I'm more than familiar with the frustrations of Facebook. (The constantly changing privacy policies! The inexplicable results of the "top news" settings! The inescapable ads for the shoes you just considered buying on Zappos!)
But after gorging on each and every Facebook movie in my news feed this week, I may have to overlook the past transgressions of Mark and Sheryl and instead thank them for the series of 62-second life lessons that they gave me this week.
If that makes you raise a doubtful eyebrow, I understand. I'm a journalist: a healthy mix of skepticism, cynicism, and witty sarcasm lives in the air you breathe in newsrooms. And I have no illusions about the site traffic and 10th anniversary buzz that Facebook generated by creating these personalized movies, courtesy of its massive databases filled with all our personal information.
What did surprise me, though, was how well these movies--or at least the ones I saw--captured the joyful, messy reality of life. In a period when we spend more time Instagramming a snowy day than actually enjoying it, I found these Facebook movies unexpectedly, well, unproduced. I'm not talking about production values like the fade speed on the images or the pacing of the accompanying music, but the raw content of the movies themselves.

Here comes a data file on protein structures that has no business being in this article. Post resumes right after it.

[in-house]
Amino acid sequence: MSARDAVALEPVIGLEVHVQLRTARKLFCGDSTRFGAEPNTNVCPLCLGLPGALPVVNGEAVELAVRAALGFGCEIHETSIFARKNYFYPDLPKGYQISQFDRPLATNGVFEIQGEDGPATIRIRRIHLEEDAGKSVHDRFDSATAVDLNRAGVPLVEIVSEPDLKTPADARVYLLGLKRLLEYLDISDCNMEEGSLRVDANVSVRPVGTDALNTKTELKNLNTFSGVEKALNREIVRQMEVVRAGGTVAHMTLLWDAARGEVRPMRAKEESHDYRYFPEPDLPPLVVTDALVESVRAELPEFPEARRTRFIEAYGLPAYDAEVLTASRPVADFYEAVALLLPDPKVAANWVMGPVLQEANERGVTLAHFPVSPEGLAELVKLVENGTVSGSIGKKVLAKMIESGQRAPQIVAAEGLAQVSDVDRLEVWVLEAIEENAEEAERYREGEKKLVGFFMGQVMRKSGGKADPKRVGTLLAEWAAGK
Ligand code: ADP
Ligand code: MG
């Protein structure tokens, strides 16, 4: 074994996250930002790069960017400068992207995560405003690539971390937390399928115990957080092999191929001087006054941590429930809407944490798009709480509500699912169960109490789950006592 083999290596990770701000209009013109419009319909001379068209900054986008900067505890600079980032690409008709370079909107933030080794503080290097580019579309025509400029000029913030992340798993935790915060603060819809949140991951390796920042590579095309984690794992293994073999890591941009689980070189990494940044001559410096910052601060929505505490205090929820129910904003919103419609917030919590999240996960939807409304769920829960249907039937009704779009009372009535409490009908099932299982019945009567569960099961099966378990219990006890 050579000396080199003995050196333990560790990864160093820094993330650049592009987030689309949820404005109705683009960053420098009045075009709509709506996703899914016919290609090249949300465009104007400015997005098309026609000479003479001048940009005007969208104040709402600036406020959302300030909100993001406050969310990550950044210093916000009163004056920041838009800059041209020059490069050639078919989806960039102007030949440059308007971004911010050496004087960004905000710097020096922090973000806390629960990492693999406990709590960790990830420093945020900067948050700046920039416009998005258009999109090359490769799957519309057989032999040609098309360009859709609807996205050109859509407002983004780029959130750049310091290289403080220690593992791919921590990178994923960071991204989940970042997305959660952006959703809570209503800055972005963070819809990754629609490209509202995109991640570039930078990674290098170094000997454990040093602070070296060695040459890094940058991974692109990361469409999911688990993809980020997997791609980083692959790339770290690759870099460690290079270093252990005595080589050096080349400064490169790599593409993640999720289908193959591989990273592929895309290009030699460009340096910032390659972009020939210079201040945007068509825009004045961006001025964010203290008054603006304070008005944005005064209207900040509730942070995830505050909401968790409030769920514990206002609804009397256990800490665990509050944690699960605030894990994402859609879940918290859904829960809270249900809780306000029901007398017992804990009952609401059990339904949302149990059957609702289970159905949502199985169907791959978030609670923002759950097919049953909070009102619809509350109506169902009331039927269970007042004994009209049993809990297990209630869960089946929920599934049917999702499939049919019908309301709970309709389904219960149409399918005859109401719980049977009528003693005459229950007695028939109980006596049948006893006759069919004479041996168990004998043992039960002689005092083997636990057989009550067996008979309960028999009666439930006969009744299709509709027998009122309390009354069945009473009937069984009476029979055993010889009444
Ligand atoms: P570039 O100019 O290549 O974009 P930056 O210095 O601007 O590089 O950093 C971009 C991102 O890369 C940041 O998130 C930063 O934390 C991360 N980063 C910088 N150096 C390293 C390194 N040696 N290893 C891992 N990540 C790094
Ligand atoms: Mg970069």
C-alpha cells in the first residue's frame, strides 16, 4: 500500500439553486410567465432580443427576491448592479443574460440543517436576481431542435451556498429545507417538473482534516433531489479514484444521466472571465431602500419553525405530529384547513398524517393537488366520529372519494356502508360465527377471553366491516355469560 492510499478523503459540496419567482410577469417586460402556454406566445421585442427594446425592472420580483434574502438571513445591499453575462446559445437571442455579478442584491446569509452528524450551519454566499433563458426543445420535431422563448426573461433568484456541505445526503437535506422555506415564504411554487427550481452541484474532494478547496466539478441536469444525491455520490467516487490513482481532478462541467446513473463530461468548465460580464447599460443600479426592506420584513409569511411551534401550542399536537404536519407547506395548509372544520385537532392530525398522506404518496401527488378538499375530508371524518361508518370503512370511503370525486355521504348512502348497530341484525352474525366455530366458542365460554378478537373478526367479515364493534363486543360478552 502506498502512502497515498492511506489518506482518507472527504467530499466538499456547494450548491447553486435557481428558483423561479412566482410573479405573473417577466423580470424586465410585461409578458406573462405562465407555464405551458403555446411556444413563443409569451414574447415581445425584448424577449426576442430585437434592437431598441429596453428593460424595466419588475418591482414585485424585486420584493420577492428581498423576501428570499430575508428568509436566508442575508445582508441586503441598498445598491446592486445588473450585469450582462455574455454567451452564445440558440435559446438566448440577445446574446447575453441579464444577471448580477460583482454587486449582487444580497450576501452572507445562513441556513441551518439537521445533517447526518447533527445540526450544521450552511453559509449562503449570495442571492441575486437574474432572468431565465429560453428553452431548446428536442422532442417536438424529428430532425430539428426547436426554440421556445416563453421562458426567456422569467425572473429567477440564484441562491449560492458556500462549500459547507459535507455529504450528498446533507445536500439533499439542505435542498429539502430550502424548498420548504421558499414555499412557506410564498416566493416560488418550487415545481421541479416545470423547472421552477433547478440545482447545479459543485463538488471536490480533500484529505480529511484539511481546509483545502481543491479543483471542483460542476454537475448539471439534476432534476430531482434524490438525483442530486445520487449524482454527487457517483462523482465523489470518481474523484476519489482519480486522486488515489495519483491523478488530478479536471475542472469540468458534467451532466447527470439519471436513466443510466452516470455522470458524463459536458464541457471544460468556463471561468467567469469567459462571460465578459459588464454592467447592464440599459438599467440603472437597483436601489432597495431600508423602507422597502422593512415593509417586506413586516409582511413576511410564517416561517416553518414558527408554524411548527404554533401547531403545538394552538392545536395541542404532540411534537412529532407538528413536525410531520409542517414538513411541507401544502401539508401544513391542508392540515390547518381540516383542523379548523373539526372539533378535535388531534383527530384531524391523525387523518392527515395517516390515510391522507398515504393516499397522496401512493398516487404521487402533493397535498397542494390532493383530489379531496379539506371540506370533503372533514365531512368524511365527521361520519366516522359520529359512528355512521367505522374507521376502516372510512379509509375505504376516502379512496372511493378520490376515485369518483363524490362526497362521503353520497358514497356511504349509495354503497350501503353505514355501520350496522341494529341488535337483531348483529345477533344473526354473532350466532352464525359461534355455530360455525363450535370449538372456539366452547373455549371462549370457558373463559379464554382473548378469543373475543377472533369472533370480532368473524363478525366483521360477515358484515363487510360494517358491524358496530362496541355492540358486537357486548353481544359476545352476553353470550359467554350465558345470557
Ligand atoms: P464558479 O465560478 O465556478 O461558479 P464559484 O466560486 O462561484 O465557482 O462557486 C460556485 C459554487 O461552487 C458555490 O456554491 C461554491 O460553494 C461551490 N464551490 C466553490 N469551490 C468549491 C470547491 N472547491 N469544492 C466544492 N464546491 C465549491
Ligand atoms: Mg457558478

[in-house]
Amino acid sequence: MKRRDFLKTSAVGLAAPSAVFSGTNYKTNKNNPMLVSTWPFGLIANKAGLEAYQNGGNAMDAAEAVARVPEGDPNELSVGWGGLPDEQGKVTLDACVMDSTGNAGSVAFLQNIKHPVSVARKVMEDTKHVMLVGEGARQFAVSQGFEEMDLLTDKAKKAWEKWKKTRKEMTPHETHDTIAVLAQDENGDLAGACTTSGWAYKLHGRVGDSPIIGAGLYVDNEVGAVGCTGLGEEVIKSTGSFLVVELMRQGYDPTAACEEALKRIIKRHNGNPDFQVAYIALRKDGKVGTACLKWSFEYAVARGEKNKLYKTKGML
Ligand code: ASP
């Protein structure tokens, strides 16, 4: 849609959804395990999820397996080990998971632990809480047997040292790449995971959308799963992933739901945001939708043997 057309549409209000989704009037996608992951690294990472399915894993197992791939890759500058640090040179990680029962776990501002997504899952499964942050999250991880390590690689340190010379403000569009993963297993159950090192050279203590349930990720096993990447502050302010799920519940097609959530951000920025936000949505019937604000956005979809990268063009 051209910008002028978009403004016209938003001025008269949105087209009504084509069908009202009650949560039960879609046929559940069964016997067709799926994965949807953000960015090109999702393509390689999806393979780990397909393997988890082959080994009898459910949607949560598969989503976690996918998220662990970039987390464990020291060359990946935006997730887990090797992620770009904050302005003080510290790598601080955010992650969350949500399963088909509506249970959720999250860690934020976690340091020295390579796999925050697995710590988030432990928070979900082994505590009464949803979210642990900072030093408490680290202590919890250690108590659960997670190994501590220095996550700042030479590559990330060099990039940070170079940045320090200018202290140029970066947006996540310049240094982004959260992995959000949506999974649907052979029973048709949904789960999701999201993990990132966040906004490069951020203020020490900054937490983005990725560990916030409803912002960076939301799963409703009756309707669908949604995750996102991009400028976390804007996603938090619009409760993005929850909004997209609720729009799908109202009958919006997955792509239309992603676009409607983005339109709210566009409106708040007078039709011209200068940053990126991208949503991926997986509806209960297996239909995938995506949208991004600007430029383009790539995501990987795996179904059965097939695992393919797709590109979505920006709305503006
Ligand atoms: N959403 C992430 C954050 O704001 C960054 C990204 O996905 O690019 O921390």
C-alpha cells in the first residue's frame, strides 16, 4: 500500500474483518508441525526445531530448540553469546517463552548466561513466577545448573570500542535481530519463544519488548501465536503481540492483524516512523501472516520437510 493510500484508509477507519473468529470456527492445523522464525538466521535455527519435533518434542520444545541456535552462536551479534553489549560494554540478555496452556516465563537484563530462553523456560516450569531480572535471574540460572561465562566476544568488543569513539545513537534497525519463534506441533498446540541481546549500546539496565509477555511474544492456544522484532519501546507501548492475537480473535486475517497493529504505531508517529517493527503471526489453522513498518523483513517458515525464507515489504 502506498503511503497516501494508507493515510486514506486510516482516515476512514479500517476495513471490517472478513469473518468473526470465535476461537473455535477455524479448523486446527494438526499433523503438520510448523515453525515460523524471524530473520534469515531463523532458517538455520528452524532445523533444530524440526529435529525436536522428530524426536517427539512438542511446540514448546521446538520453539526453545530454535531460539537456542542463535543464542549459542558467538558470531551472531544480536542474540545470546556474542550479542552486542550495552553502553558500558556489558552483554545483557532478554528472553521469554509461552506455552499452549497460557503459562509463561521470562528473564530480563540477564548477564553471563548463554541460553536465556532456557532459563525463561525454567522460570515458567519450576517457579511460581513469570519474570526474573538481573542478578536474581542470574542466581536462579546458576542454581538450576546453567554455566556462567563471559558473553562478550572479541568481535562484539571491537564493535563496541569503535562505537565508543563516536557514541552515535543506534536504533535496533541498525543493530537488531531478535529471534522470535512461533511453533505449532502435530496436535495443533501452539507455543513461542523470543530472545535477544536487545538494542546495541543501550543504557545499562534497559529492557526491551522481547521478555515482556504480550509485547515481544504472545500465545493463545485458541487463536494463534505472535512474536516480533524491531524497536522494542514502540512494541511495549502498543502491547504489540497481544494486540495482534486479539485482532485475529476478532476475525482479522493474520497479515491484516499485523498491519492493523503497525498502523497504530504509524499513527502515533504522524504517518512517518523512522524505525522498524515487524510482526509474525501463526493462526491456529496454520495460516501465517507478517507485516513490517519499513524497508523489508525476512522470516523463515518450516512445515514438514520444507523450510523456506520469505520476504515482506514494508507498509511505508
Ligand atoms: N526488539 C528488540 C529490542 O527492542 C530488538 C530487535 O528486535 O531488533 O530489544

The most liked posts that made so many of the movies weren't status updates from exotic vacations, but celebrations of sobriety, memories of wedding days, sighs of gratitude after a child's successful surgery, and the staggering relief of being safe at home on a day when a dangerously ill gunman showed up at the office, shooting to kill.
So many of the photos I saw in the Facebook movies were similarly unpolished. They weren't art-directed portraits by a professional photographer, but snapshots of stubborn toddlers, stone-faced adolescent athletes, nappers on the couch, homemade birthday cakes, and in one notable case, a Photoshopped picture of Tim Tebow with my friend Lisa's head superimposed on a body with a rather bodacious bosom.
As I watched movie after movie, including my own, I felt my own spirits lift little by little from the post-holiday winter doldrums. (Between the nonstop snow days and a family-size attack of the norovirus, it's been a tough start to 2014.) We all want to lead perfect, or at least perfect-looking, lives, but perfection is not what makes our lives worthwhile. It's the imperfections--the grief, the fear, the failures--and then the getting back up, no matter how slow or halting, that turn us into the people we are. It's our stumbles, after all, that often forge the strongest bonds with those we love, hammering our red-hot pain into a fierce, unbreakable circle of friends and family.
So go watch your Facebook movie and everyone's else too. Facebook may be the one celebrating, but its birthday gift is actually for you.